if (histo[i] > 0) entropy += histo[i] * -log2((double)histo[i] / (width*height));
}
printf("entropy: %f\n", entropy);
```

This code, from the bottom up, computes for each pixel the difference between it and the pixel immediately above it. For the top line it computes differences between each pixel and the one to its left. This is a brain-dead simple to decompress in SIMD, so that's a big win in my book.

- running difference iq: 4108178
- running difference squiggles: 5722964
- running difference xp_pipes: 5352603

Great! File sizes are nearly half the raw uncompressed size for iq.png, and around 70% for the other two. For reference, these single-channel pngs are sized 3652640, 5197448, 5140888 bits resp. So this very simple encoding is within 5% of PNG's size, measured against the raw entropy compression of the image bytes, or about 10% measured against the PNG sizes. This isn't representative by any measure, but it is interesting.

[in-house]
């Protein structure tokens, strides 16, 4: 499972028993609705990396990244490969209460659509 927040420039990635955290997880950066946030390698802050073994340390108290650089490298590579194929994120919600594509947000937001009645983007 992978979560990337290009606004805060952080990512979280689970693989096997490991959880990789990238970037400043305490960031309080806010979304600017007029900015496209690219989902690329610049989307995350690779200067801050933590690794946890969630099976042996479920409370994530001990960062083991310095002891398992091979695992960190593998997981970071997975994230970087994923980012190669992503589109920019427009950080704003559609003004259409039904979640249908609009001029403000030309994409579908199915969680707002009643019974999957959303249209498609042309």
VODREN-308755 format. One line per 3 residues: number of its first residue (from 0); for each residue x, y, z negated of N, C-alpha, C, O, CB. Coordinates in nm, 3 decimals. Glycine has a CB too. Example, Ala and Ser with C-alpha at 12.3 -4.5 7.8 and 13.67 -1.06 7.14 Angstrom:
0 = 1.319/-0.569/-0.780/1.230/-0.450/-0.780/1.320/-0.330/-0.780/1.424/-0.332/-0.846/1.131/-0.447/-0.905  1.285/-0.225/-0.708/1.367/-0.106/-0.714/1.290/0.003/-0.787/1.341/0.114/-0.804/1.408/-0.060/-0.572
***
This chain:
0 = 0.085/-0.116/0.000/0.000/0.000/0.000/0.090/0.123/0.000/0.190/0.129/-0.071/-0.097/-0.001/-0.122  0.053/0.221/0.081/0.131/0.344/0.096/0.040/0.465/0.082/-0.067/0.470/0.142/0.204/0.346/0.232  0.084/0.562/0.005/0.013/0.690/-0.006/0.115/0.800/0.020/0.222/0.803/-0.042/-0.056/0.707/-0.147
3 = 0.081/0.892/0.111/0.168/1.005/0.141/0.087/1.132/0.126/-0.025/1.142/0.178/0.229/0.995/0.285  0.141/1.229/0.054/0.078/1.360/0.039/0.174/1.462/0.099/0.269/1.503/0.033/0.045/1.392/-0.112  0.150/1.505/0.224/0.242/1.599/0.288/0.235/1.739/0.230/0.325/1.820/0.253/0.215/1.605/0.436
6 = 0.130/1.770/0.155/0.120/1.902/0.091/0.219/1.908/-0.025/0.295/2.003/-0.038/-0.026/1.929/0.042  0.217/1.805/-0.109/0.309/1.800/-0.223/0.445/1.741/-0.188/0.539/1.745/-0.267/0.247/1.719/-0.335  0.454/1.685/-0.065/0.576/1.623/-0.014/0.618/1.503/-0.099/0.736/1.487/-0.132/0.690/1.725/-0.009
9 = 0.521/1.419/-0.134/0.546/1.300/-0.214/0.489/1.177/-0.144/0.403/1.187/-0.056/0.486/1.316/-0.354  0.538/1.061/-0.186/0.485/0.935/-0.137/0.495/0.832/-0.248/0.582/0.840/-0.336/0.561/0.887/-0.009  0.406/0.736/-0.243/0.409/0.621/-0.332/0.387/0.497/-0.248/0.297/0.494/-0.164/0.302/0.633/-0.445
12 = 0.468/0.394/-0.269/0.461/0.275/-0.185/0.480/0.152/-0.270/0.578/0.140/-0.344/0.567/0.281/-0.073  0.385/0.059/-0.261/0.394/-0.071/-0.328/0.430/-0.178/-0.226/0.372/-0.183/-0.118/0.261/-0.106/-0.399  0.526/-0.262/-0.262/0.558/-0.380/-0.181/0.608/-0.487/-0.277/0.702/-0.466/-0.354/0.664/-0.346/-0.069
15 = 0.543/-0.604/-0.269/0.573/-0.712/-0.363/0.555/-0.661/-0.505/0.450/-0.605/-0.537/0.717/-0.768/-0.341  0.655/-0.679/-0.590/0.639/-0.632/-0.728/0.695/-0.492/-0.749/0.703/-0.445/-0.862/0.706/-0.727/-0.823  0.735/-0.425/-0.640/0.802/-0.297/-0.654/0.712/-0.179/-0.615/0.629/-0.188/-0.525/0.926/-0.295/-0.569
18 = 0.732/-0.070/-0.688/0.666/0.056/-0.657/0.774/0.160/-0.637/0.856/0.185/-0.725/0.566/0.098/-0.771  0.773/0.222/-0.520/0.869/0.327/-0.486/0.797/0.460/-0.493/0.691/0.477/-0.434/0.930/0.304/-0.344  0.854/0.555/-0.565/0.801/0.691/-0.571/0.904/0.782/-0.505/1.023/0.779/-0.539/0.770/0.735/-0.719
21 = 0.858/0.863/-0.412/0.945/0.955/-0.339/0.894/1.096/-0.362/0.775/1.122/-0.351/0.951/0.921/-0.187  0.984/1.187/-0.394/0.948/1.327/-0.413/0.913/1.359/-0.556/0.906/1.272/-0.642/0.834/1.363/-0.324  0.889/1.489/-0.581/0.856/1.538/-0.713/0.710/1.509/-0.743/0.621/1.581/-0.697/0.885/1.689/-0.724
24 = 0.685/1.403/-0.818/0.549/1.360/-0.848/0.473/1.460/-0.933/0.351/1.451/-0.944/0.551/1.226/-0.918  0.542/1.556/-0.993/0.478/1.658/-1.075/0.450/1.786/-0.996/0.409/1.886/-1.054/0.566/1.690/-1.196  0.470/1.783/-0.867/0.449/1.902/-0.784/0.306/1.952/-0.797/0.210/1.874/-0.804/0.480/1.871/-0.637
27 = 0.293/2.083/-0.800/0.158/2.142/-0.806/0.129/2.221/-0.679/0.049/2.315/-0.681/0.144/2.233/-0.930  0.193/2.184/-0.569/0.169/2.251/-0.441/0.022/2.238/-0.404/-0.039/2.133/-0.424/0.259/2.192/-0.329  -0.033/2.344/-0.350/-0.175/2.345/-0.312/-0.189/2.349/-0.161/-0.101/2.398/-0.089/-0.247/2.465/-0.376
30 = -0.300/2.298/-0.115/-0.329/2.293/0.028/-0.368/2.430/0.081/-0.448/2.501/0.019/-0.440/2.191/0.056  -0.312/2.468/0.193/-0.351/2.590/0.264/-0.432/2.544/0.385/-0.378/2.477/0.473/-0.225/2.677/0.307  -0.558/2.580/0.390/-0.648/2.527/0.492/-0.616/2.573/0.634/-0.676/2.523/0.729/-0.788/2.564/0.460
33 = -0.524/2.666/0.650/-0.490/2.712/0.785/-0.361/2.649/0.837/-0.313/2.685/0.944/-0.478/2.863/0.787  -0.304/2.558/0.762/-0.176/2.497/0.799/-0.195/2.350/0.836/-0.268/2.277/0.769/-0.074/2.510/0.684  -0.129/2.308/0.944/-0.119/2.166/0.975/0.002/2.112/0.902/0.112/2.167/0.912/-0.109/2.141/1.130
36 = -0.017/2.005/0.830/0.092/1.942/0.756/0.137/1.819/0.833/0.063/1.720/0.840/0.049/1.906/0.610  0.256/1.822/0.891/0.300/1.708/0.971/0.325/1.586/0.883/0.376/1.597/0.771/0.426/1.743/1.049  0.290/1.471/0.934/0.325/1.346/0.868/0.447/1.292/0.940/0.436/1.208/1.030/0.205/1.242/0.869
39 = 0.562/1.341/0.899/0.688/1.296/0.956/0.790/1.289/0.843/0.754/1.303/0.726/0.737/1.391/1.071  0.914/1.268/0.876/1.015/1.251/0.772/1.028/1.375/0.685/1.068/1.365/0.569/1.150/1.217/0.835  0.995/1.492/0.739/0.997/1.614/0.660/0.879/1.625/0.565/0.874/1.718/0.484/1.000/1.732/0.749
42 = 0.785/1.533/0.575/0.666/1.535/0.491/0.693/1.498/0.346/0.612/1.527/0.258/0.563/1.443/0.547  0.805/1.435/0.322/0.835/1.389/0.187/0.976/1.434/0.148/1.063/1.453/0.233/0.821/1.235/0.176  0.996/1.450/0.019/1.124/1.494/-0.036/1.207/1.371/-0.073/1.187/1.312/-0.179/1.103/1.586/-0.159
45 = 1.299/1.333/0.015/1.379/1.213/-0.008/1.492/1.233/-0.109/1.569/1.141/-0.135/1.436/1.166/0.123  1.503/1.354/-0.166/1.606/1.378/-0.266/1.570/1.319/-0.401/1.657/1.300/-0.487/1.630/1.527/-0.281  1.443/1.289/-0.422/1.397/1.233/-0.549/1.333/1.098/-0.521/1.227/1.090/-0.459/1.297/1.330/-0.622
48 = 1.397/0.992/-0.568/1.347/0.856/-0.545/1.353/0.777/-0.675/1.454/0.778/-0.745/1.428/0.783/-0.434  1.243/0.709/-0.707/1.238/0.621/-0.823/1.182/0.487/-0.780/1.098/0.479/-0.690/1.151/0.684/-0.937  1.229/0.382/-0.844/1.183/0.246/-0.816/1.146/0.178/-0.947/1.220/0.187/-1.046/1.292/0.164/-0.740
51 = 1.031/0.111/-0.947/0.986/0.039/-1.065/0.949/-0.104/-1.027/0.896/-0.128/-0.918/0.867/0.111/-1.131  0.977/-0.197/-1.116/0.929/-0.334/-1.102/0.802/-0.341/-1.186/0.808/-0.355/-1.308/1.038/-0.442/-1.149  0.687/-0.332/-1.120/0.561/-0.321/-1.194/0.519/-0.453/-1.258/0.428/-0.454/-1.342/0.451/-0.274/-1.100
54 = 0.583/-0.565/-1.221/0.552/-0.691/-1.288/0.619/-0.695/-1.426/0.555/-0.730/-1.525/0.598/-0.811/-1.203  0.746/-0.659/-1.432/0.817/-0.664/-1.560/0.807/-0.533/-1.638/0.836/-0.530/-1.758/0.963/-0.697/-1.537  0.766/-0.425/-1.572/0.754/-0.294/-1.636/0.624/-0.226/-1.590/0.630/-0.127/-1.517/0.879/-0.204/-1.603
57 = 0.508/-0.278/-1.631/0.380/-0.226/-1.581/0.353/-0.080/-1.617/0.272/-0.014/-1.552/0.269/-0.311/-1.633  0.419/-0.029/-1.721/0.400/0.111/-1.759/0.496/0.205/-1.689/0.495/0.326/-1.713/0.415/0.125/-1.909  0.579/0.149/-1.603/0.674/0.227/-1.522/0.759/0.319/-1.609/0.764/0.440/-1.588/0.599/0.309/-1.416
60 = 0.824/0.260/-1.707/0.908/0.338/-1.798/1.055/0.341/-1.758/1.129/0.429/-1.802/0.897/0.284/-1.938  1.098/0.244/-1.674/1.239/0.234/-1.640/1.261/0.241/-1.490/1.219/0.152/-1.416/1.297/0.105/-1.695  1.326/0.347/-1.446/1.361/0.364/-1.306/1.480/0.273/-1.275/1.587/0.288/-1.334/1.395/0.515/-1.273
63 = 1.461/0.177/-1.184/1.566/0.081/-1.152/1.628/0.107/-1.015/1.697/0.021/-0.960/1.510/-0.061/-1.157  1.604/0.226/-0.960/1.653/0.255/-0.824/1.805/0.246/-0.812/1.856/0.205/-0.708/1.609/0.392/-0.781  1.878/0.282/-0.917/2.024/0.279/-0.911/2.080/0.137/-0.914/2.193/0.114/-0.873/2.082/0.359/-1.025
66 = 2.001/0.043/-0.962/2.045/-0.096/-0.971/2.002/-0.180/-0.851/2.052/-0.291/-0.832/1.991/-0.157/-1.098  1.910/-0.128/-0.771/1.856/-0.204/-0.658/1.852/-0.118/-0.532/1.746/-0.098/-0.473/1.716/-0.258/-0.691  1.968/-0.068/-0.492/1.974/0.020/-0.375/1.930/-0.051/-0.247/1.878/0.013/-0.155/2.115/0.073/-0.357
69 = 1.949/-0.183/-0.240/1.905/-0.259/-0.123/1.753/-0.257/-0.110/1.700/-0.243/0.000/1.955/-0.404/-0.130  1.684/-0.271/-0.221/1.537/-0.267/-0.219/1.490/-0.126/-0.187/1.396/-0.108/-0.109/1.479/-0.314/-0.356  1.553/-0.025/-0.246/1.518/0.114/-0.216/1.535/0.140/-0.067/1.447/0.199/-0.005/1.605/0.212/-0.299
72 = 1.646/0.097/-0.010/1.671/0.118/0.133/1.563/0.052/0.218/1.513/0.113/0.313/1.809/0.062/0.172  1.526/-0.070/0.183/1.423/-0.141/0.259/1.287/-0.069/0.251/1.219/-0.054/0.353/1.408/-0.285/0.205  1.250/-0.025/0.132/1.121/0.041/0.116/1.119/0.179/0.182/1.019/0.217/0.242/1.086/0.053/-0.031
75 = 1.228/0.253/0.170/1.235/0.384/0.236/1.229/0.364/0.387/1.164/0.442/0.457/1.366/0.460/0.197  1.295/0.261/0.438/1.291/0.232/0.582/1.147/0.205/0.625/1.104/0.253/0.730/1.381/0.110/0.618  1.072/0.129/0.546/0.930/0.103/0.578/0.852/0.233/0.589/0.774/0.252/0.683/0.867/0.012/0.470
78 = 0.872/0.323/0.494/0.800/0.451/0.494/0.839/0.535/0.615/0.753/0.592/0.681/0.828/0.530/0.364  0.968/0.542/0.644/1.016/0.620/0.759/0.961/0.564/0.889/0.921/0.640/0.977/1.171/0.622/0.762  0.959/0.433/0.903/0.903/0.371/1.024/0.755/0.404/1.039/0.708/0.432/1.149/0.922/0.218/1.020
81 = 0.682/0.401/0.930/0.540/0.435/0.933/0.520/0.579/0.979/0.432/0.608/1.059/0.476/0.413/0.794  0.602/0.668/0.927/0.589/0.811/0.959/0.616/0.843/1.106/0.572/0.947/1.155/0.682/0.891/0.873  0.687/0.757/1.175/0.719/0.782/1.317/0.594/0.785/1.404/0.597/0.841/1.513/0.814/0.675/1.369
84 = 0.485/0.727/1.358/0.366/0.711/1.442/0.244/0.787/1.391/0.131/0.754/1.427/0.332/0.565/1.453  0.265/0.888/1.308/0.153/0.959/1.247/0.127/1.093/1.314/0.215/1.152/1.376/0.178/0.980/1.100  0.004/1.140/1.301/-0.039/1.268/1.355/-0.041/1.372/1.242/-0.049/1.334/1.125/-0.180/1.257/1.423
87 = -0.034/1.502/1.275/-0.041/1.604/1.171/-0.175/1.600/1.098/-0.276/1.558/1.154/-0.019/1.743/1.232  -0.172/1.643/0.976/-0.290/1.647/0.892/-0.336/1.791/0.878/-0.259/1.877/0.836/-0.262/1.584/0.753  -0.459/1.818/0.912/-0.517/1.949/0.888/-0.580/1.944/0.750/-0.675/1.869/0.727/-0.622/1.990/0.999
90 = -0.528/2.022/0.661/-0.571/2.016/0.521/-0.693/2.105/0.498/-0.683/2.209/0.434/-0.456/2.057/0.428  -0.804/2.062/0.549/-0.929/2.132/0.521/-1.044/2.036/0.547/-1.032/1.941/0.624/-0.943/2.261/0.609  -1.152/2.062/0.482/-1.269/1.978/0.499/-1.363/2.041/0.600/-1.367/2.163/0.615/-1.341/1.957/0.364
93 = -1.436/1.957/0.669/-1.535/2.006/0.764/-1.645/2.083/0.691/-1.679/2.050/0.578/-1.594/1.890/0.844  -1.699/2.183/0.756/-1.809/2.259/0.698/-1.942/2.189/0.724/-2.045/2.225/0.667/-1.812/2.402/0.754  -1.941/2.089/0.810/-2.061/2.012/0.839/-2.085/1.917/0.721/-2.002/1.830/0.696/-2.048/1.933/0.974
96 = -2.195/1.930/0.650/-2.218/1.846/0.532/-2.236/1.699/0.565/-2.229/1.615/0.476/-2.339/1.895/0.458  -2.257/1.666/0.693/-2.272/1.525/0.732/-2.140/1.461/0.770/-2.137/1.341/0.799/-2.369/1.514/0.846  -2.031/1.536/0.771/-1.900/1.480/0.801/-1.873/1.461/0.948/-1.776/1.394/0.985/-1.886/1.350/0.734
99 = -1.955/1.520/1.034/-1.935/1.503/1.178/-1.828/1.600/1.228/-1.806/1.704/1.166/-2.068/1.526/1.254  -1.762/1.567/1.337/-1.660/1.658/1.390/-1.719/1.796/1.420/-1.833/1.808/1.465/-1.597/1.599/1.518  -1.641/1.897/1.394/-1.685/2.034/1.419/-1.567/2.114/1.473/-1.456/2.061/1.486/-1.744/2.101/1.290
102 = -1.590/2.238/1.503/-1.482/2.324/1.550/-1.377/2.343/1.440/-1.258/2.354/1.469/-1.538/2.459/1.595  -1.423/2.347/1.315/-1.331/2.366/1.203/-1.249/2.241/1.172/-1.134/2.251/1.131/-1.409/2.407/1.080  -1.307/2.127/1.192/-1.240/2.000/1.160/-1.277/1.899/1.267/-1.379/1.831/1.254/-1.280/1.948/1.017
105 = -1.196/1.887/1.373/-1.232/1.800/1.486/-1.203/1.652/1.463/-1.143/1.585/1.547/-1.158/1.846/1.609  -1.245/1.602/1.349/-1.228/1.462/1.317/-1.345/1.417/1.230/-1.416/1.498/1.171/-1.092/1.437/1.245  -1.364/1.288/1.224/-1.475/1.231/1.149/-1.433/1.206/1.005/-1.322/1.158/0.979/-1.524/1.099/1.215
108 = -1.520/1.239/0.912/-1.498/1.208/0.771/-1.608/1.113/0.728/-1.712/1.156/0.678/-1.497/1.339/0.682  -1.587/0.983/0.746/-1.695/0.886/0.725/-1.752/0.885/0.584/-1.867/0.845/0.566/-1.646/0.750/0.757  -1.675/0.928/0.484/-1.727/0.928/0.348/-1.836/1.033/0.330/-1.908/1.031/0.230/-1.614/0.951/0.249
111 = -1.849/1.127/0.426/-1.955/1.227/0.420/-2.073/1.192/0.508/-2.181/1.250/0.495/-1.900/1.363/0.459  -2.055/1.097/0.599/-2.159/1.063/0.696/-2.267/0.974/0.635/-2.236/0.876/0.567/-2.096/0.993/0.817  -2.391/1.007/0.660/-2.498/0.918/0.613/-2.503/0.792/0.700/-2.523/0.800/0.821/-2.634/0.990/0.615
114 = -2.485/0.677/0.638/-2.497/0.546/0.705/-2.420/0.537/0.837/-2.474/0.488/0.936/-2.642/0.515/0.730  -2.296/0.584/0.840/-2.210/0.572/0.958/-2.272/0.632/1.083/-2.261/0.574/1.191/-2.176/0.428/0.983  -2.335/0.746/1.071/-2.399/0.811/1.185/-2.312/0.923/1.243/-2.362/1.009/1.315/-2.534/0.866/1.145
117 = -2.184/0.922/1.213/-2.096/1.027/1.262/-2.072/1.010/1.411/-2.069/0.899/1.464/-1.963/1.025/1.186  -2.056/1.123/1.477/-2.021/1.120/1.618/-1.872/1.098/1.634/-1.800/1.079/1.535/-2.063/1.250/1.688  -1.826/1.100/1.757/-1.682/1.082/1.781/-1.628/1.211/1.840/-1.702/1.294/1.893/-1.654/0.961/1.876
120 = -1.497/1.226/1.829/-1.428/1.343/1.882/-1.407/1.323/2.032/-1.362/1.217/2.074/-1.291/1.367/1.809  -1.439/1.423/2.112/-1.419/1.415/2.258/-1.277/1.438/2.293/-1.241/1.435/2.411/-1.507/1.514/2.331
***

No doubt this can be fiddled with, adding bits here or there to pick a better pixel to compare against. But as it stands this compressor is only taking into account one neighbor for each pixel, not a representation of what all of the other pixels around them look like as a whole. So for instance, saying "this block of 16x16 pixels are all smoothly transitioning colors from here to here" will probably be better than "encode a value of -1 for each pixel in this 16x16 block". This is probably a good direction to go in, I'd imagine. I mean, macroblock coding has to be popular for a good reason, right?